Project Description


Printing R-Evolution 1450-1500. Fifty Years that Changed Europe


There are authors we never heard of, works we never read… Early printed books covered any subject, not just religious and classical books, but also a substantial amount of current affairs for the needs of everyday life, today almost completely lost. What will survive of today’s digital production?

What was printed in the 15th century?

28,000 editions survive today in 500,000 copies, in 4,000 public libraries and in ? private collections. We know what they are and where they are. The Incunabula Short Title Catalogue (ISTC) of the British Library and the Gesamtkatalog der Wiegendrucke (GW) of Berlin Staatsbibliothek hold this information. Here is a summary:

A selection of books by subject
Subjects, periods, languages
Theology was unsurprisingly the most printed subject, but Law came a close second and Grammar texts, despite having been lost in large quantities, still came fourth, a clear reminder of the connexion between printing and the growth of literacy
Subjects, periods, languages
Many more contemporary works were put in print than previously thought
Subjects, periods, languages
Latin was the language of communication across Europe

From Decoration to Illustration

From hand decoration to printed illustration

Images and decoration applied by hand were common in manuscripts, therefore solutions were immediately sought to insert them in printed books. Printed copies were finished with hand decoration. In the 1470s some printers used decorative wooden blocks to impress, on individual copies, decorations which were often coloured in by hand. From the 1480s onwards, illustrations – woodcuts or metalcuts – were set with the text, to save time. Then they might be coloured in by hand.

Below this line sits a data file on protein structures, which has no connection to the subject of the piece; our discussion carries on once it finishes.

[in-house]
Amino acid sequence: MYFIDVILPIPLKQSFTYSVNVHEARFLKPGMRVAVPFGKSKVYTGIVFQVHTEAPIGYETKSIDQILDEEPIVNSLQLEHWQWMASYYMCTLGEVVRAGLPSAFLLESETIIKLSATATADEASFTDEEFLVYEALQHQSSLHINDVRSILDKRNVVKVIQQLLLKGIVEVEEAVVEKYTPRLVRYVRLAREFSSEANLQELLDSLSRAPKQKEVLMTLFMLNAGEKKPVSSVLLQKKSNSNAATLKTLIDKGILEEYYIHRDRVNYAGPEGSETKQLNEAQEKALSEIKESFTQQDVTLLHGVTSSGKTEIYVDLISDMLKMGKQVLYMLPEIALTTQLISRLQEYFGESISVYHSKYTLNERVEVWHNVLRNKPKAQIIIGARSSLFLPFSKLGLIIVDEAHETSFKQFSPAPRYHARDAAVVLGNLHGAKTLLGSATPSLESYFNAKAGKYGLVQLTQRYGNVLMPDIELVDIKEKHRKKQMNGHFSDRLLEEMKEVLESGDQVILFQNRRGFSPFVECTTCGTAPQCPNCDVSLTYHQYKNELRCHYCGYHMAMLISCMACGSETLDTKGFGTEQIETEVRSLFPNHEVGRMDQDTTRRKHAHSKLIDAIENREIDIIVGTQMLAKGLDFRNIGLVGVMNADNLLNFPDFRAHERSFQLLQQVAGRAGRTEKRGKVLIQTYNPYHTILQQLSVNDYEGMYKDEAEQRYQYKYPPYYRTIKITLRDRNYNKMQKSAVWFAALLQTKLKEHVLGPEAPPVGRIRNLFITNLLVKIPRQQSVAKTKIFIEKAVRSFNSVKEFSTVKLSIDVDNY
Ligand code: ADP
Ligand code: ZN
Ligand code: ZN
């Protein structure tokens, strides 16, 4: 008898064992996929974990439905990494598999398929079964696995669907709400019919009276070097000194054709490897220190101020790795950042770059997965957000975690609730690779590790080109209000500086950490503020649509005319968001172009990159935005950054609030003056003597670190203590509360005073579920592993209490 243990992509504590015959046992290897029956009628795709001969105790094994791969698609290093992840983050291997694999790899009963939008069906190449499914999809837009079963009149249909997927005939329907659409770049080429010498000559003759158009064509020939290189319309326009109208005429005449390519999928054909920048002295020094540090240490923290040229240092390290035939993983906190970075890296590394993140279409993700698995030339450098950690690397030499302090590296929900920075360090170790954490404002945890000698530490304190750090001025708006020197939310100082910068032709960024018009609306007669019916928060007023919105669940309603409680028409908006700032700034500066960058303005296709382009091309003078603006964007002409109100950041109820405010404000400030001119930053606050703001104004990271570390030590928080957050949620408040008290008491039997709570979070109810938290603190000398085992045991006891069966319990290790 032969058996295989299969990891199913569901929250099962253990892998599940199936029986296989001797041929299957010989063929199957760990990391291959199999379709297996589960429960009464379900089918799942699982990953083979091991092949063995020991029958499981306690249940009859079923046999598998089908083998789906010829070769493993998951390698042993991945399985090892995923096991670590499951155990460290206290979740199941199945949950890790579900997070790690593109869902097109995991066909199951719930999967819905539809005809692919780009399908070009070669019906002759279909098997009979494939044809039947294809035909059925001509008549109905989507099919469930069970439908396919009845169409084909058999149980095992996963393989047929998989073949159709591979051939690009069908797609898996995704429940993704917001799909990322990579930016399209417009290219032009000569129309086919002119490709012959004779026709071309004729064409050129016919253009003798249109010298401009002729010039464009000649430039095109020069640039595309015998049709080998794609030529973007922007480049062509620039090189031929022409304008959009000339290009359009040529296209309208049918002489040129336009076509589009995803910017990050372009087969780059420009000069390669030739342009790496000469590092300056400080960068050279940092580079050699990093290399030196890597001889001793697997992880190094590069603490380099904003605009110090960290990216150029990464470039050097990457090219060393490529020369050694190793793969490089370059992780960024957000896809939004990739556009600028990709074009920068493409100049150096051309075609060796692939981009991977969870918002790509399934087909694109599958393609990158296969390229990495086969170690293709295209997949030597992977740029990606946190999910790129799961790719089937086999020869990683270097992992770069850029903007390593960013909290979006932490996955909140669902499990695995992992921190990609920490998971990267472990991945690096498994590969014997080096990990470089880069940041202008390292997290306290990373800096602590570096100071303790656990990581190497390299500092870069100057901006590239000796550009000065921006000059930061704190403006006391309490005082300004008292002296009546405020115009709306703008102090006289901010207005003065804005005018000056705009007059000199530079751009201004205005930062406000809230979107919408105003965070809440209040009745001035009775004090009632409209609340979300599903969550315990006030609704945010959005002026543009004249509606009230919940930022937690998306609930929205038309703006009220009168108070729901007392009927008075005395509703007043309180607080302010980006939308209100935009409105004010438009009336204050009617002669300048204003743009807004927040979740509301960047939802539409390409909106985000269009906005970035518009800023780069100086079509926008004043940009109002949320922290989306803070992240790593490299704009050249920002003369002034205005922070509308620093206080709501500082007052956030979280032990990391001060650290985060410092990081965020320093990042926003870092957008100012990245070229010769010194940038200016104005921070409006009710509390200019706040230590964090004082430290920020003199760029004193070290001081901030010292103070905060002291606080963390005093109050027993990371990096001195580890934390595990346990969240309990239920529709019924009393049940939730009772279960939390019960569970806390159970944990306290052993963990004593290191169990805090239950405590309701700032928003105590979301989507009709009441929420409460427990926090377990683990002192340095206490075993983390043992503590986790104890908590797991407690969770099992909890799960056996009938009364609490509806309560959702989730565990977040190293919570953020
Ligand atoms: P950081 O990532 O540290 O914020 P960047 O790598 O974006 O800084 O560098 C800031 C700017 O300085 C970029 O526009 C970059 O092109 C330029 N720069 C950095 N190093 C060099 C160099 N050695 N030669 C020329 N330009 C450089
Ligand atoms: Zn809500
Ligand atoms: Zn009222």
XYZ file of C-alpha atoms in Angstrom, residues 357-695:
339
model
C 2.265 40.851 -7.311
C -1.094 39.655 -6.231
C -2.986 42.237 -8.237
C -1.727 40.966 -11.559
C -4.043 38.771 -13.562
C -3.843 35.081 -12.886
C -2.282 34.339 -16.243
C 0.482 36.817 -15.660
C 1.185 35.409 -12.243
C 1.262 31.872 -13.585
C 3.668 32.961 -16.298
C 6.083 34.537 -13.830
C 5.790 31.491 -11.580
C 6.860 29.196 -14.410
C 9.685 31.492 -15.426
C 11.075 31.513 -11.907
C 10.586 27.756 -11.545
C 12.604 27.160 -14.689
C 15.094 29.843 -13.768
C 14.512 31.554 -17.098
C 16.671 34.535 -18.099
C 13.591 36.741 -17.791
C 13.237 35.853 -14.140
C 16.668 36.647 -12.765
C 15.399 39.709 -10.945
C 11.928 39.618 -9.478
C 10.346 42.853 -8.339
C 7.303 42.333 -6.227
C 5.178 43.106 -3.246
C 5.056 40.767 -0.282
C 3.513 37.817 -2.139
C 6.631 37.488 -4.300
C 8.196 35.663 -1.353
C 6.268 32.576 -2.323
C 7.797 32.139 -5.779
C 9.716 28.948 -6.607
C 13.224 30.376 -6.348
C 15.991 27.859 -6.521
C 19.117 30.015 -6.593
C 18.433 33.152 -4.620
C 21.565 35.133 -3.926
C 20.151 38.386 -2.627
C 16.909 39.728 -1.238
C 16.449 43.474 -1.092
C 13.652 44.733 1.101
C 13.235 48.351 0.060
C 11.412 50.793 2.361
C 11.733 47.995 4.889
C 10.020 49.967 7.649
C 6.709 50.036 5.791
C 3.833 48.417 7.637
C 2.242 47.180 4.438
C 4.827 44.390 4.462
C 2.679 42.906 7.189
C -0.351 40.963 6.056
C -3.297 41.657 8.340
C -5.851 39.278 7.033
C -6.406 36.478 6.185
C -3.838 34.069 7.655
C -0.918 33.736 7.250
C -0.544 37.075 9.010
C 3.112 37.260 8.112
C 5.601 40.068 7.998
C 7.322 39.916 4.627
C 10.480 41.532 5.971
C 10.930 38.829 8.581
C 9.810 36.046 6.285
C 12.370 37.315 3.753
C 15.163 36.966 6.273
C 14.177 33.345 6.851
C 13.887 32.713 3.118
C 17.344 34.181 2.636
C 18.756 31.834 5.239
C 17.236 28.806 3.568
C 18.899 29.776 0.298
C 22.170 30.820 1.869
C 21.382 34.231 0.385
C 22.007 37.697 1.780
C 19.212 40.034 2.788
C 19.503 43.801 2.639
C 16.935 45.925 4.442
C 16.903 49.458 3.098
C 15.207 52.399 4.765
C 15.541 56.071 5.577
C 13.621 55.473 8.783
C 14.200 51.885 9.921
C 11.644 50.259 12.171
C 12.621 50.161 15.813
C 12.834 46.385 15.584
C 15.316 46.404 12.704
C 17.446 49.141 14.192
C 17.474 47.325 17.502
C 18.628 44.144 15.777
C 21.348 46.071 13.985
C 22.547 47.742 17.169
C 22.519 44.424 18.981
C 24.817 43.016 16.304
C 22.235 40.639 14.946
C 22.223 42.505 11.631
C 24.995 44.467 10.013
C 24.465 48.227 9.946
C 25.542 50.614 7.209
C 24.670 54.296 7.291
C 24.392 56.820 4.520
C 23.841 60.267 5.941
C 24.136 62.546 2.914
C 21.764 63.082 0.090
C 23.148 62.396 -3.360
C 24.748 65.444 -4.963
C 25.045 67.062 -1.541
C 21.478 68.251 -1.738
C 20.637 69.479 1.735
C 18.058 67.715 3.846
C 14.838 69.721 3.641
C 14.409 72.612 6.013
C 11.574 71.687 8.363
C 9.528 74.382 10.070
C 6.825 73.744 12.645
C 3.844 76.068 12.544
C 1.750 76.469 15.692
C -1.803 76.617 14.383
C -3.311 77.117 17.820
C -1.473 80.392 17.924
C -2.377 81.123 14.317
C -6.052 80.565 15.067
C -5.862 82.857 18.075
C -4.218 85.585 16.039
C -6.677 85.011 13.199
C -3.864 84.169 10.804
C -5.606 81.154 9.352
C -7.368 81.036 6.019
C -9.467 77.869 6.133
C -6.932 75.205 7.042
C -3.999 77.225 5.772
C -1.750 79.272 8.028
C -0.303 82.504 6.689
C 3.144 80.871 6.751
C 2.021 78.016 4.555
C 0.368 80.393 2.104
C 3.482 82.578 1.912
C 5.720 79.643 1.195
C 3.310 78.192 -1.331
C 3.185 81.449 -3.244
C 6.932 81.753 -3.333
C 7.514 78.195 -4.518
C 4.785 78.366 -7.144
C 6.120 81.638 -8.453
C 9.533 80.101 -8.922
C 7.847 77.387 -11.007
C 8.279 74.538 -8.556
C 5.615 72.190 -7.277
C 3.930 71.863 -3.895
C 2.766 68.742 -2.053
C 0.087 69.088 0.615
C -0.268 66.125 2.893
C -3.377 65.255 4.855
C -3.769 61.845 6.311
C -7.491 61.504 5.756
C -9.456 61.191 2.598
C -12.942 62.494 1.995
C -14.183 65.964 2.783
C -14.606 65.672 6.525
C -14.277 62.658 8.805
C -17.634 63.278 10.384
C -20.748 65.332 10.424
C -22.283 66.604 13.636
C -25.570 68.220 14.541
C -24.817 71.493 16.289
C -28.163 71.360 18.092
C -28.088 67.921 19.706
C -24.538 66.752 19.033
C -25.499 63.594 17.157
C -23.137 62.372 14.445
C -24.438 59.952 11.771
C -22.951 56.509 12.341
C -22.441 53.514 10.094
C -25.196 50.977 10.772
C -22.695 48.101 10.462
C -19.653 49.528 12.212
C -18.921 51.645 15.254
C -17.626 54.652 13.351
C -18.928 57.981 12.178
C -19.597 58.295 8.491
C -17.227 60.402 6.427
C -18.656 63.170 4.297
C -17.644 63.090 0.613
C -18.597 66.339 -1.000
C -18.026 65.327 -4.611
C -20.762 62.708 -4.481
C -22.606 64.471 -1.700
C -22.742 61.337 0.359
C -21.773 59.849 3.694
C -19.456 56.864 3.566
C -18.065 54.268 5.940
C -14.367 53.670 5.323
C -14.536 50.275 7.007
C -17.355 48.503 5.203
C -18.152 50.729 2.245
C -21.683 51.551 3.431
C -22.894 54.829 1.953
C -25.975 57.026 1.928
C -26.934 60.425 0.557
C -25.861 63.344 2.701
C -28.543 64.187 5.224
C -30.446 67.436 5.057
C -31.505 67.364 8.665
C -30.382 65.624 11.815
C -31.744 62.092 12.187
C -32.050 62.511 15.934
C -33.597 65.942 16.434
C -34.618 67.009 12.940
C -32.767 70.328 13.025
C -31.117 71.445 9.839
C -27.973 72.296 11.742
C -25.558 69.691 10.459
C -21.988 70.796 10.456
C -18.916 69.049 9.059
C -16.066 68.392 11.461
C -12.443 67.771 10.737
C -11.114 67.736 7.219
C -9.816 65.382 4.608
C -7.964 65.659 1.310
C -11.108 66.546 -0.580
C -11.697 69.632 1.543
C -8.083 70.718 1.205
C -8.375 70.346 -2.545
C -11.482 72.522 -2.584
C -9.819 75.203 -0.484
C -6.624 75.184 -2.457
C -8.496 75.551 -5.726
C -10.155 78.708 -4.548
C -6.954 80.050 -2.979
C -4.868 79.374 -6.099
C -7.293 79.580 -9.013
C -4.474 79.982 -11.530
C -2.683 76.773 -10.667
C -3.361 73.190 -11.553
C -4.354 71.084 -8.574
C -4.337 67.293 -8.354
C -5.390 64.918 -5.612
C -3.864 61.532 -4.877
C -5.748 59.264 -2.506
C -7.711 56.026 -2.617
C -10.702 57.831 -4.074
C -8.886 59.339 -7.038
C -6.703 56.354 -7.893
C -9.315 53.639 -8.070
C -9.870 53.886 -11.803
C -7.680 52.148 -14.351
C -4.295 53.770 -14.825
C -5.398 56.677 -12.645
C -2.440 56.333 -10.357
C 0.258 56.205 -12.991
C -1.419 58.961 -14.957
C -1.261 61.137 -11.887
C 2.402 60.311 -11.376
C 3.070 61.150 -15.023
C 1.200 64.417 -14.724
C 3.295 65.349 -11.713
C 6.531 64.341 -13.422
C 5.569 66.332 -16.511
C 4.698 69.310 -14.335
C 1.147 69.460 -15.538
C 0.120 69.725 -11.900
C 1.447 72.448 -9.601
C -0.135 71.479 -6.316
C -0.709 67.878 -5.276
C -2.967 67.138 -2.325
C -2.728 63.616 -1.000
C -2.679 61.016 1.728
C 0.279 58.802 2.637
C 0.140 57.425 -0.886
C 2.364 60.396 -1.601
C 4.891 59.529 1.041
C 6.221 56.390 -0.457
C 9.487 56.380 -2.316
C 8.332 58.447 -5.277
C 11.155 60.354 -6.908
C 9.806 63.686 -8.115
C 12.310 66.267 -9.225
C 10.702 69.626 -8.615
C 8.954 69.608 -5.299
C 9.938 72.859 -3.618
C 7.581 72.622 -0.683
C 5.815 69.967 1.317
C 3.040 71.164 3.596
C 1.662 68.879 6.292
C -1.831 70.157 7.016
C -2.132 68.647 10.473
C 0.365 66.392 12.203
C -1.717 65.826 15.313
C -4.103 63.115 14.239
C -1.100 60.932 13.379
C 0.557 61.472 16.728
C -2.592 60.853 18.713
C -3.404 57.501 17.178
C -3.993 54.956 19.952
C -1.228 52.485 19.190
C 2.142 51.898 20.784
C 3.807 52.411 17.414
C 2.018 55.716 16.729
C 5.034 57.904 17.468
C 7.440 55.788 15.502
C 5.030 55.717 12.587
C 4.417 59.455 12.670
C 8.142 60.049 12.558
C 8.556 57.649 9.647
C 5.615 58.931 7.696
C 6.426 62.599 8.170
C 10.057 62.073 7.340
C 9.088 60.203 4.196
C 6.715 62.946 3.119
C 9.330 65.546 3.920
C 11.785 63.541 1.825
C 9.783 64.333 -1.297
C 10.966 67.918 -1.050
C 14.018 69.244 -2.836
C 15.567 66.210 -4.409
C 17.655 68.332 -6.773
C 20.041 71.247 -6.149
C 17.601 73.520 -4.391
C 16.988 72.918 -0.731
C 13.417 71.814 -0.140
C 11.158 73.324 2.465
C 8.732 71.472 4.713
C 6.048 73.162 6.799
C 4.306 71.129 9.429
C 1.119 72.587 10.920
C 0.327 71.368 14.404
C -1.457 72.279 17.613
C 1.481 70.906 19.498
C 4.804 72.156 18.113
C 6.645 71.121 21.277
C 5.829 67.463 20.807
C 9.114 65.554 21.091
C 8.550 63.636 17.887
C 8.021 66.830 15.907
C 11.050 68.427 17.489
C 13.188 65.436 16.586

The Cost of Books and the Cost of Living

Cost of books and cost of living in 15th-century Venice; account book of Venetian bookseller Francesco de Madiis; zornale

The Zornale of the Venetian bookseller Francesco de Madiis is the financial account of the printed books he sold during the period 1484-88. This extraordinary document lists the sale of 13,000 printed books with their price, just 15 years after printing was introduced into the city. We now know the price of any kind of book and can compare it with the cost of living. In late 15th-century Venice, people used soldi, lire, ducats. 20 soldi made 1 lire, 6 lire and 4 soldi (or 124 soldi) made 1 ducat. We cannot compare today’s prices with those back then, but we can try to understand them.

Currencies and daily wages in Venice, 1450-1500

Printed books became gradually affordable to most people already in the 15th century.

The Zornale of Francesco de Madiis (Venezia, Biblioteca Nazionale Marciana, MS XI, 45 (7439))

Best-sellers worst-survivers

Printing and literacy in the 15th century

After 500 years since the invention of printing, we have lost a great many books, especially ordinary and very popular books, the first worn out, the second reprinted over and over, their early editions thrown away. Have you kept a copy of your first school book? Or an old tourist guide? So, how can we understand which were the best sellers of the 15th century?